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Credit: Photo by Cyrus Chew on Unsplash

Nevertheless, the joke became extremely common in the 2000s before it fell out of fashion in some sense. By 2010, GQ was advising readers to drop the ‘that’s what she said’ joke, and a 2014 article in The Atlantic, tracing the joke’s rise and fall, called it the “best bad joke”. It’s plain to see how easily this joke format can become a terrible one if overused or used incorrectly.

If you’re going to do it, please be gentle

Though it’s still going strong, at least in 2020s India, the ‘that’s what she said’ joke is not without its perils. After all, sexual jokes, whether implicit or explicit, always carry risks. This one can be seen as distasteful, juvenile, or even boring if one goes for low-hanging fruit. And what happens when you use a reference that your audience does not quite understand? Do you fill the awkward silence with an explanation of your joke? Do you hastily change the subject?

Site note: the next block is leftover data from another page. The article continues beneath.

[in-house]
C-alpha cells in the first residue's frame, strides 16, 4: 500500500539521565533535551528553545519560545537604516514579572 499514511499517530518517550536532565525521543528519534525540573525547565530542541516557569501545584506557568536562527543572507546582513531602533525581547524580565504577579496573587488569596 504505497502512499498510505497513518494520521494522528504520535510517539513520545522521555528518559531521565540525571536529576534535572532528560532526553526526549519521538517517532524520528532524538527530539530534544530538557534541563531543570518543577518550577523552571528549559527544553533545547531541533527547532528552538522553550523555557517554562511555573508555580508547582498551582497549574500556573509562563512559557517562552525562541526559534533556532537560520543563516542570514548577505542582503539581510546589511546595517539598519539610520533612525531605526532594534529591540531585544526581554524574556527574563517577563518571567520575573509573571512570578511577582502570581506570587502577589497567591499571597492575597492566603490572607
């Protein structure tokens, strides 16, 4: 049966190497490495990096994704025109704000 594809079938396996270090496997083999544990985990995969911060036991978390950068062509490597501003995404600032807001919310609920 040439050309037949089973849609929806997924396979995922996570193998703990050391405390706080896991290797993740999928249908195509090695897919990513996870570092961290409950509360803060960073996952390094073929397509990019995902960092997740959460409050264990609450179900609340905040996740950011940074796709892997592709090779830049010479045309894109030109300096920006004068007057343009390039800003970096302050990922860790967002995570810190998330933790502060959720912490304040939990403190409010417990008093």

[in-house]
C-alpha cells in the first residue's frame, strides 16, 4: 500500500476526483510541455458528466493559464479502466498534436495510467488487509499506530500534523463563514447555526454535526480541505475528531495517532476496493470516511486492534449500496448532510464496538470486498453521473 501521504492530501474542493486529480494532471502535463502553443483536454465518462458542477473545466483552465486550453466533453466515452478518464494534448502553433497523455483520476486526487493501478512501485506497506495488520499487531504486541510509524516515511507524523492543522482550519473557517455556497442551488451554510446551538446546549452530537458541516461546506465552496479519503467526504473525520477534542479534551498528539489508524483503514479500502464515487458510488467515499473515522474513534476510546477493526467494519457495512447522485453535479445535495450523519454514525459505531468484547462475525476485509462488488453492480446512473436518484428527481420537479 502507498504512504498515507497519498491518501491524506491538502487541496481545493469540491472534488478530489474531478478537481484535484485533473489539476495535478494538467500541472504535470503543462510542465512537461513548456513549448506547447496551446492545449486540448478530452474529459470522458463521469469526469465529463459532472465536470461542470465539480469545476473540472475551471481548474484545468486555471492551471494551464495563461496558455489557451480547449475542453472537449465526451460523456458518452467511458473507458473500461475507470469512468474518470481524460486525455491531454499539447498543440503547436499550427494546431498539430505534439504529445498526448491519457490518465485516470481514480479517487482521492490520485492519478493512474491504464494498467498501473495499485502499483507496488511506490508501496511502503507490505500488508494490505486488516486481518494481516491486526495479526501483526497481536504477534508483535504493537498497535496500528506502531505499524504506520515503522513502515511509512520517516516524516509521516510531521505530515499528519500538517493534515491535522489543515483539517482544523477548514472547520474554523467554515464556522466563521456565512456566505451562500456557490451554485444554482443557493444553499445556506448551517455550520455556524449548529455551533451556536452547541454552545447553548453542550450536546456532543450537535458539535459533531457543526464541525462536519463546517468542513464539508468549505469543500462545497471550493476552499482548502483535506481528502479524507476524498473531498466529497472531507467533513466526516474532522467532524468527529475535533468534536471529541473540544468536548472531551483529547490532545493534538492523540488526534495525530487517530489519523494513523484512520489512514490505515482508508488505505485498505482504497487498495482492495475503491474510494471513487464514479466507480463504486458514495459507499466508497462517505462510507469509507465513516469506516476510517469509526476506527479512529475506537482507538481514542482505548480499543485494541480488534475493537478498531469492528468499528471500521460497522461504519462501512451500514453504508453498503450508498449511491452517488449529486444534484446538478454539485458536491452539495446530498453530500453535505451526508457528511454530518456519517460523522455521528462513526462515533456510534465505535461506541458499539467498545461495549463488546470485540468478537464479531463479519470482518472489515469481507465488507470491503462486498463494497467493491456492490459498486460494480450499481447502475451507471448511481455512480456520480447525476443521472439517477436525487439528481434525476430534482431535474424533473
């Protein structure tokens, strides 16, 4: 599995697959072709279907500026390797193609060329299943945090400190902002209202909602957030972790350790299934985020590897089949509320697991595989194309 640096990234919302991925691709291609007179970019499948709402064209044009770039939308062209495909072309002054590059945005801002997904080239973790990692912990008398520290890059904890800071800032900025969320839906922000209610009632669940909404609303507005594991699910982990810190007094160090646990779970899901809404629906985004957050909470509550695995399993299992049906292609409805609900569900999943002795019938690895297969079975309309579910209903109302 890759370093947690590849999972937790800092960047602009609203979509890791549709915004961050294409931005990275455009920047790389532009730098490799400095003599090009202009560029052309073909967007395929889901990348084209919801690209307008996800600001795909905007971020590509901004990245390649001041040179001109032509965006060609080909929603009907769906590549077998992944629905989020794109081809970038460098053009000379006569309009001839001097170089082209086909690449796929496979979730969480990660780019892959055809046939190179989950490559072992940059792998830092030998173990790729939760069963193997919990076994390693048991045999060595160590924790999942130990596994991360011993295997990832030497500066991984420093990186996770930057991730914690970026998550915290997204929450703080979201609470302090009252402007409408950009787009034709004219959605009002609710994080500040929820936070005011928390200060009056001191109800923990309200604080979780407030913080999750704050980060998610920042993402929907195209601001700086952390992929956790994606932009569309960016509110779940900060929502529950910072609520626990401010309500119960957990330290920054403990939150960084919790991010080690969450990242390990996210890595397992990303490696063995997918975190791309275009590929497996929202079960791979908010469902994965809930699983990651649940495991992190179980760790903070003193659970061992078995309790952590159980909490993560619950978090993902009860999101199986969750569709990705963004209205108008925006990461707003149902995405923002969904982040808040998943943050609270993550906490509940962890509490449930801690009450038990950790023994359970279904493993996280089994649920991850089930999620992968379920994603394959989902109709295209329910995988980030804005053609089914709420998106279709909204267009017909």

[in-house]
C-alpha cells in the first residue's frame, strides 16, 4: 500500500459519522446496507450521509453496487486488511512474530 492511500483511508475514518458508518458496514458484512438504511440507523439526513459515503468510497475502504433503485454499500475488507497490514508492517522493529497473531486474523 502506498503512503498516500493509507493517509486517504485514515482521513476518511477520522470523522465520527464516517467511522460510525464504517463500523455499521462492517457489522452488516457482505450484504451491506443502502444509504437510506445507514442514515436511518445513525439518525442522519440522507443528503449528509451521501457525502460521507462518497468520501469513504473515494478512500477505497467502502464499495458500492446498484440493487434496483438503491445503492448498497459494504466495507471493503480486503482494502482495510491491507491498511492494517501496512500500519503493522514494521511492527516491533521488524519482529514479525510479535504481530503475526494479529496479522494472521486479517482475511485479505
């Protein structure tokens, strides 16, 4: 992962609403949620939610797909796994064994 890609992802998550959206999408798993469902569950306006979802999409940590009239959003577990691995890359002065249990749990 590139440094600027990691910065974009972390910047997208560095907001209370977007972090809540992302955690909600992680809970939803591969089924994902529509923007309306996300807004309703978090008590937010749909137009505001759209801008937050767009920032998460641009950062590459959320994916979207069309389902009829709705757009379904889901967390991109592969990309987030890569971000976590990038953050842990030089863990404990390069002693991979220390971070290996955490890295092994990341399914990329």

If you crack a not-very-obvious kind of suggestive joke, it will likely leave some people smiling knowingly and others looking lost. In this way, the joke signals being “in the know”. This makes it a great ice-breaking tool. Sociologists and psychologists agree that humour serves the function of strengthening the bonds between those who laugh together.

At my last job, I was hired around the same time as several others, and so most of my colleagues and I were new to the workplace. I remember how some of us bonded quickly over a week of intense ‘that’s what she said’ jokes. It was impossible to get through a single conversation without encountering at least one ‘that’s’ what she said’ joke, which would cause everyone to burst into laughter and come out of work mode for a few moments. At times, one joke would set off an avalanche of sexually suggestive statements in rapid repartee. The sheer delight of saying something salacious and having others appreciate it and respond accordingly cemented our friendship. Of course, this was done with full consent and in small groups in which everyone participated in cracking jokes.